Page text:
David Bourget (Western Ontario)
David Chalmers (ANU, NYU)
Rafael De Clercq
Jack Alan Reynolds
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Sophia 50 (3):345-355 (2011)
As part of his wider critique of the credibility of miraculous testimony, Hume also offers a rather curious argument as to the mutual detriment of conflicting testimony for the miracles of contrary religious worldviews. Scholarship on this aspect of Hume’s reasoning has debated whether or not the considerations are to be understood as essentially probabilistic, and as to whether or not a probabilistic interpretation of the argument is logically valid. The consensus would appear to offer a positive answer to the first question and a negative answer to the second. In this paper I expose a deeper fallacy in Hume’s reasoning that undermines both probabilistic and non-probabilistic readings. My critique is closely based upon analogous considerations in the philosophy of science, and the equally intriguing issue as to the epistemological relevance of conflicting scientific theories throughout the history of science.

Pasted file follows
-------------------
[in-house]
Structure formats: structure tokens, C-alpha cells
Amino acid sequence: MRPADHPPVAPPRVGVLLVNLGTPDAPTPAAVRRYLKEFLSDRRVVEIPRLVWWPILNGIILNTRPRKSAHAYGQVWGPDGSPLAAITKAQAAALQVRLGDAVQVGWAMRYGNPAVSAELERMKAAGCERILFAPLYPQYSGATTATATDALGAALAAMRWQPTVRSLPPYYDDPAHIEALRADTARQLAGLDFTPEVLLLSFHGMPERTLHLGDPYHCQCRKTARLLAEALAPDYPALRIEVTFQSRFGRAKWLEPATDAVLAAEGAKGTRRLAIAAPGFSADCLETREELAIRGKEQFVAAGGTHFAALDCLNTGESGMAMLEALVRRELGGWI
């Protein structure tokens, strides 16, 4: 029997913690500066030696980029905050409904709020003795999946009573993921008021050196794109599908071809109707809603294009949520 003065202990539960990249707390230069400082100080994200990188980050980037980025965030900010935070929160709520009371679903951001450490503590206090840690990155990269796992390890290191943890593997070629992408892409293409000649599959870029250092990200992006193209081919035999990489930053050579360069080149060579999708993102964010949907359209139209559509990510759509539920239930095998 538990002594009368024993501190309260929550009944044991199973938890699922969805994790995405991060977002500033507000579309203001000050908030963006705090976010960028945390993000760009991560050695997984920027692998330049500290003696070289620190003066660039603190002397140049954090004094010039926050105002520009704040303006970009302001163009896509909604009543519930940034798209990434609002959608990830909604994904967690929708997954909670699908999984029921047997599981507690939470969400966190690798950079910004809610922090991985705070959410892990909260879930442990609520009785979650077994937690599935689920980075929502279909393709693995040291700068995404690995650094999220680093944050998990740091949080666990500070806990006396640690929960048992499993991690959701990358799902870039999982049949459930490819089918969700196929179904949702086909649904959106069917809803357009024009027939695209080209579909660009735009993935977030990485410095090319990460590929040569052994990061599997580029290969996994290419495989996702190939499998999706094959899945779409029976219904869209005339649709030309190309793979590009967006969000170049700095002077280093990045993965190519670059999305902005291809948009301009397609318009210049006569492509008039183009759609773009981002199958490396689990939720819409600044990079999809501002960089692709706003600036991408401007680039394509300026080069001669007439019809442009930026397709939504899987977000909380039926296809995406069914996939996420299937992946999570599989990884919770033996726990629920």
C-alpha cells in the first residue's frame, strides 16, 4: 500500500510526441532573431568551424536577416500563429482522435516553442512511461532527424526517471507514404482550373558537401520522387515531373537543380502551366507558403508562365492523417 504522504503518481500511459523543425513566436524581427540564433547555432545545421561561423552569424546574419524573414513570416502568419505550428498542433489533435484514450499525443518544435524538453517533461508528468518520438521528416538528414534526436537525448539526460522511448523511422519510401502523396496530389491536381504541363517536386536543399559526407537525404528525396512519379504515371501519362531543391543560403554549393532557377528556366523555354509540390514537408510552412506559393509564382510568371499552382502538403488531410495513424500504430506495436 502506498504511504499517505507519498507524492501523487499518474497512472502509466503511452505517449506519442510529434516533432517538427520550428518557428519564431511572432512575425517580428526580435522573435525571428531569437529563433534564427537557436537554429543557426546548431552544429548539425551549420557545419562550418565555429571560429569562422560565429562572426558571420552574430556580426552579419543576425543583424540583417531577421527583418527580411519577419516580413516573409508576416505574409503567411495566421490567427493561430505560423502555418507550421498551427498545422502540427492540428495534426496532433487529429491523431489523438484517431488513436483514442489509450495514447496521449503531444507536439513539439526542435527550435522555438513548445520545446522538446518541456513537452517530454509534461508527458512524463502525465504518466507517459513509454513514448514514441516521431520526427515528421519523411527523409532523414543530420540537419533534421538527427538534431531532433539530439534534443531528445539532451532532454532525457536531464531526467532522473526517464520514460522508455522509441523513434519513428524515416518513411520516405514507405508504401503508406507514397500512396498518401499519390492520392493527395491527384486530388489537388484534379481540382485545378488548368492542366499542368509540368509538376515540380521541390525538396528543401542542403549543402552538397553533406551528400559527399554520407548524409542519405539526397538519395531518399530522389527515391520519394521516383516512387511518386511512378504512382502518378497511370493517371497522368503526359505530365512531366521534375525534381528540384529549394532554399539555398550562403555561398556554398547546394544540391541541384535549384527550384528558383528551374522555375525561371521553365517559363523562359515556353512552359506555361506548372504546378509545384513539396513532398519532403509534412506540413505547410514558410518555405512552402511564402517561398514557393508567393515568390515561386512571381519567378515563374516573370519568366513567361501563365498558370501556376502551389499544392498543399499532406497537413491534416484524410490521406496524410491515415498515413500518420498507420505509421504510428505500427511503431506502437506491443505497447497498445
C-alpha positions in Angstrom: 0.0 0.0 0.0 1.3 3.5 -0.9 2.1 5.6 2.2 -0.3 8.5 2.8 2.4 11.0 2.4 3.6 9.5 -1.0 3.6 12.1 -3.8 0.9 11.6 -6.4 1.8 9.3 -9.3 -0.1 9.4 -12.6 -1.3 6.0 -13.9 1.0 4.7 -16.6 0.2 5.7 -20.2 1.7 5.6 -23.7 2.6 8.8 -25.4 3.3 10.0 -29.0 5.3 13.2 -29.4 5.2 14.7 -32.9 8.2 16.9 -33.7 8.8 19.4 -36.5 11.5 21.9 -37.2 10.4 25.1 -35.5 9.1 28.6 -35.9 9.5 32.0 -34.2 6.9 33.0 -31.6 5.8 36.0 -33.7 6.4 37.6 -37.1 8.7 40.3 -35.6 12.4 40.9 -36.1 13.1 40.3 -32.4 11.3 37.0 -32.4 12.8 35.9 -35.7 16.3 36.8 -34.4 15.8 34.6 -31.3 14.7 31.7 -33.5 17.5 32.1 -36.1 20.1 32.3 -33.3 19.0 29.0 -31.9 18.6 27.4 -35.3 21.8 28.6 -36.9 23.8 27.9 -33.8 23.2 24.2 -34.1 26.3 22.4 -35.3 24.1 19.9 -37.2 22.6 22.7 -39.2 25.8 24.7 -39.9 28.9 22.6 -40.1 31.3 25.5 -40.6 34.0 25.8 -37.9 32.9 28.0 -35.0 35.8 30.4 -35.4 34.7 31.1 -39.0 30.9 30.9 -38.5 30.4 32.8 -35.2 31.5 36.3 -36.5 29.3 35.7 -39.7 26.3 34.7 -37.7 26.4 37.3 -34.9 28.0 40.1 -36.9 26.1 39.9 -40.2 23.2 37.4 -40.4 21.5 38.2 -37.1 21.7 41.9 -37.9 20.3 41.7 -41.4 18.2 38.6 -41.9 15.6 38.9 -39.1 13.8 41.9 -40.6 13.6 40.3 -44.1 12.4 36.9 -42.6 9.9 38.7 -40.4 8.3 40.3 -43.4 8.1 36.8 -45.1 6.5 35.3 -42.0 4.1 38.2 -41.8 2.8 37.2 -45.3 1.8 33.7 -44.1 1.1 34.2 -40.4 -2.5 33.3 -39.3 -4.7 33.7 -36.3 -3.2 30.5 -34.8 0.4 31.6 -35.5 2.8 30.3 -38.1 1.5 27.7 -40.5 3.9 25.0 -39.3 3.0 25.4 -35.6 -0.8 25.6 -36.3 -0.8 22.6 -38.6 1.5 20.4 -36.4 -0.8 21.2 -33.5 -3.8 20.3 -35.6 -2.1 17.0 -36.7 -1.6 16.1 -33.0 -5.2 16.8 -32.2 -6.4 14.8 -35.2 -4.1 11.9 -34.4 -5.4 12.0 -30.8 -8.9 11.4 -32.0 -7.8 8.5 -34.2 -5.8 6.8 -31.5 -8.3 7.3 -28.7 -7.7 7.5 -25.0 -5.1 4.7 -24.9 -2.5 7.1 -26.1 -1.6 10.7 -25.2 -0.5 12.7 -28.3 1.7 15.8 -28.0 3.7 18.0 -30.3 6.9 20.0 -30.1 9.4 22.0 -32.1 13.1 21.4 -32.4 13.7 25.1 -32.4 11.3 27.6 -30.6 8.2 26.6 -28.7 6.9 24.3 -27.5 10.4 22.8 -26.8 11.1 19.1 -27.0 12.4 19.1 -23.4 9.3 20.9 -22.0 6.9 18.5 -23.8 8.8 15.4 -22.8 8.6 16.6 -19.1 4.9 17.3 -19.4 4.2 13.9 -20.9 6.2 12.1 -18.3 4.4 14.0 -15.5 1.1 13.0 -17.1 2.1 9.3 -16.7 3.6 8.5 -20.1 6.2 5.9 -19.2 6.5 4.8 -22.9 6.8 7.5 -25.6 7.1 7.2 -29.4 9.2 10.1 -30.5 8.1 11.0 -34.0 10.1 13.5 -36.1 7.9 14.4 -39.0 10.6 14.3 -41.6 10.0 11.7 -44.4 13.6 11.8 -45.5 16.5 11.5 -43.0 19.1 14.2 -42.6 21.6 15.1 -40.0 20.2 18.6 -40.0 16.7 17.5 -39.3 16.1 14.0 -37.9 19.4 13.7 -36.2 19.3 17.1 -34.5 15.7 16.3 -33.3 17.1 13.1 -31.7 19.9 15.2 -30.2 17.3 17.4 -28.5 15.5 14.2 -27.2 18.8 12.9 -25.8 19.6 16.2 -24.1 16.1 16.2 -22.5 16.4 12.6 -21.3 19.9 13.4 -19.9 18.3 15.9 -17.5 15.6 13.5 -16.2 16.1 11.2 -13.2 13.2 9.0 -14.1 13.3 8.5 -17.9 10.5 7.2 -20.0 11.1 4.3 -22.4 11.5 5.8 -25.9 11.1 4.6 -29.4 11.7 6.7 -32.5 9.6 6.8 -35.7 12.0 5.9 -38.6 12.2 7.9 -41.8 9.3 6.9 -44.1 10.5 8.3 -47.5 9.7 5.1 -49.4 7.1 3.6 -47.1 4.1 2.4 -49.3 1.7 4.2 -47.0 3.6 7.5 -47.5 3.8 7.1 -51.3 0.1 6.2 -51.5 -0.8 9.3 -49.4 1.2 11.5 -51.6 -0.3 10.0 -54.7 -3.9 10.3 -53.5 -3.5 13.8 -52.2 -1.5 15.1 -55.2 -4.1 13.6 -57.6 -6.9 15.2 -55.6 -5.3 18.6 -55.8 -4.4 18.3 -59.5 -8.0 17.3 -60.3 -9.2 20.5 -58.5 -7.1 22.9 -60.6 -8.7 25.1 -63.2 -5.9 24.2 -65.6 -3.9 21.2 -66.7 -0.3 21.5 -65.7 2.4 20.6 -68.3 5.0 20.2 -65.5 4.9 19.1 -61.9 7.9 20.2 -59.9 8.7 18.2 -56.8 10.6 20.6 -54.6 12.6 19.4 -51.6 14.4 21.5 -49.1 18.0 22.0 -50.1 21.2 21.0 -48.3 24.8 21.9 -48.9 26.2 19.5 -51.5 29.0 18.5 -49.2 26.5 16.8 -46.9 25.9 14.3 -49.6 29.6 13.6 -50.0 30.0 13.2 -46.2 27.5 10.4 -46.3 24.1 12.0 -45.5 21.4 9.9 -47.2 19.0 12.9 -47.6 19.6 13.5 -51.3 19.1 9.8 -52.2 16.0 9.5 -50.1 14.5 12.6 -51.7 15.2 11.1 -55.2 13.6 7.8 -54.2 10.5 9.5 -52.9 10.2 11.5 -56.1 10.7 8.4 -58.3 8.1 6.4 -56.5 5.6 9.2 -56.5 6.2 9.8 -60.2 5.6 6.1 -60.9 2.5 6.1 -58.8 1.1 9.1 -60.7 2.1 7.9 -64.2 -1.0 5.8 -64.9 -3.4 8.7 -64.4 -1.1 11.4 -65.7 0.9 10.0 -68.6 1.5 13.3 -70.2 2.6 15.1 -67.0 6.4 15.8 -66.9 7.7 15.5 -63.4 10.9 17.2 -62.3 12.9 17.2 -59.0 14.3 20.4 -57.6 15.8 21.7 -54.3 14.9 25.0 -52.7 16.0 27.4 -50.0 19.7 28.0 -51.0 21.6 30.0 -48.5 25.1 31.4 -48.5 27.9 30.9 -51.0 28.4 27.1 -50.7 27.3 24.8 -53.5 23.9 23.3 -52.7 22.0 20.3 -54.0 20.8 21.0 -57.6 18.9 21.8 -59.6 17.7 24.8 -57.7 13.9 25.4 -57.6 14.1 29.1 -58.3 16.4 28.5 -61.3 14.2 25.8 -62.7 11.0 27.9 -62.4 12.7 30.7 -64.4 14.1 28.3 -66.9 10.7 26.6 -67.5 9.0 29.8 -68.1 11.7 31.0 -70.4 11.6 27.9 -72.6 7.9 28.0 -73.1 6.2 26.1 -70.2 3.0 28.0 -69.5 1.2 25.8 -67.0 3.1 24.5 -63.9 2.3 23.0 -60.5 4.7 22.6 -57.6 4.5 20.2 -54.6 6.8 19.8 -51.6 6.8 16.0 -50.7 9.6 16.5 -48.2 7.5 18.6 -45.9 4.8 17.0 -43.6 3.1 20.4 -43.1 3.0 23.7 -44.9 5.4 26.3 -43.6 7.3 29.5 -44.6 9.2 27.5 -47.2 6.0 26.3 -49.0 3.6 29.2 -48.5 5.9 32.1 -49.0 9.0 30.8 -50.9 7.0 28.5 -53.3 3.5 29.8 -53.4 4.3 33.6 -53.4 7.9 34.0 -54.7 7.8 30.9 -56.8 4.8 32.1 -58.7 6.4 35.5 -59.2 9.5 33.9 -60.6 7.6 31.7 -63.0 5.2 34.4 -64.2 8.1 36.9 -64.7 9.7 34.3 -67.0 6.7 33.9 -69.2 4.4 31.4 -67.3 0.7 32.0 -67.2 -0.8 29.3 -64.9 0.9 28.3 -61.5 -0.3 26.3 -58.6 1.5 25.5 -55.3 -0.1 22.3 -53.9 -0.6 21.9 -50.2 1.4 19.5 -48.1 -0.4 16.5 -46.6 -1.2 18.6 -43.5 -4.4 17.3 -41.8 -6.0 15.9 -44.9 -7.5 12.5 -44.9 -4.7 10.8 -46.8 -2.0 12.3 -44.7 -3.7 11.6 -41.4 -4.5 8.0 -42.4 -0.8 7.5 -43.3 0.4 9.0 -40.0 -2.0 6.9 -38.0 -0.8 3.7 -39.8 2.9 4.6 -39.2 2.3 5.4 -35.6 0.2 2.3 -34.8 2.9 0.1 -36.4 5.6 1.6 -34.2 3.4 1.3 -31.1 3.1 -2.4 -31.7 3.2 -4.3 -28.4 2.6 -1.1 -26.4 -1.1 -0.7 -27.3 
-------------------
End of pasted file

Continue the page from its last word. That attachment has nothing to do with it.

|Keywords||Miracles Testimony Contrary religions David Hume|
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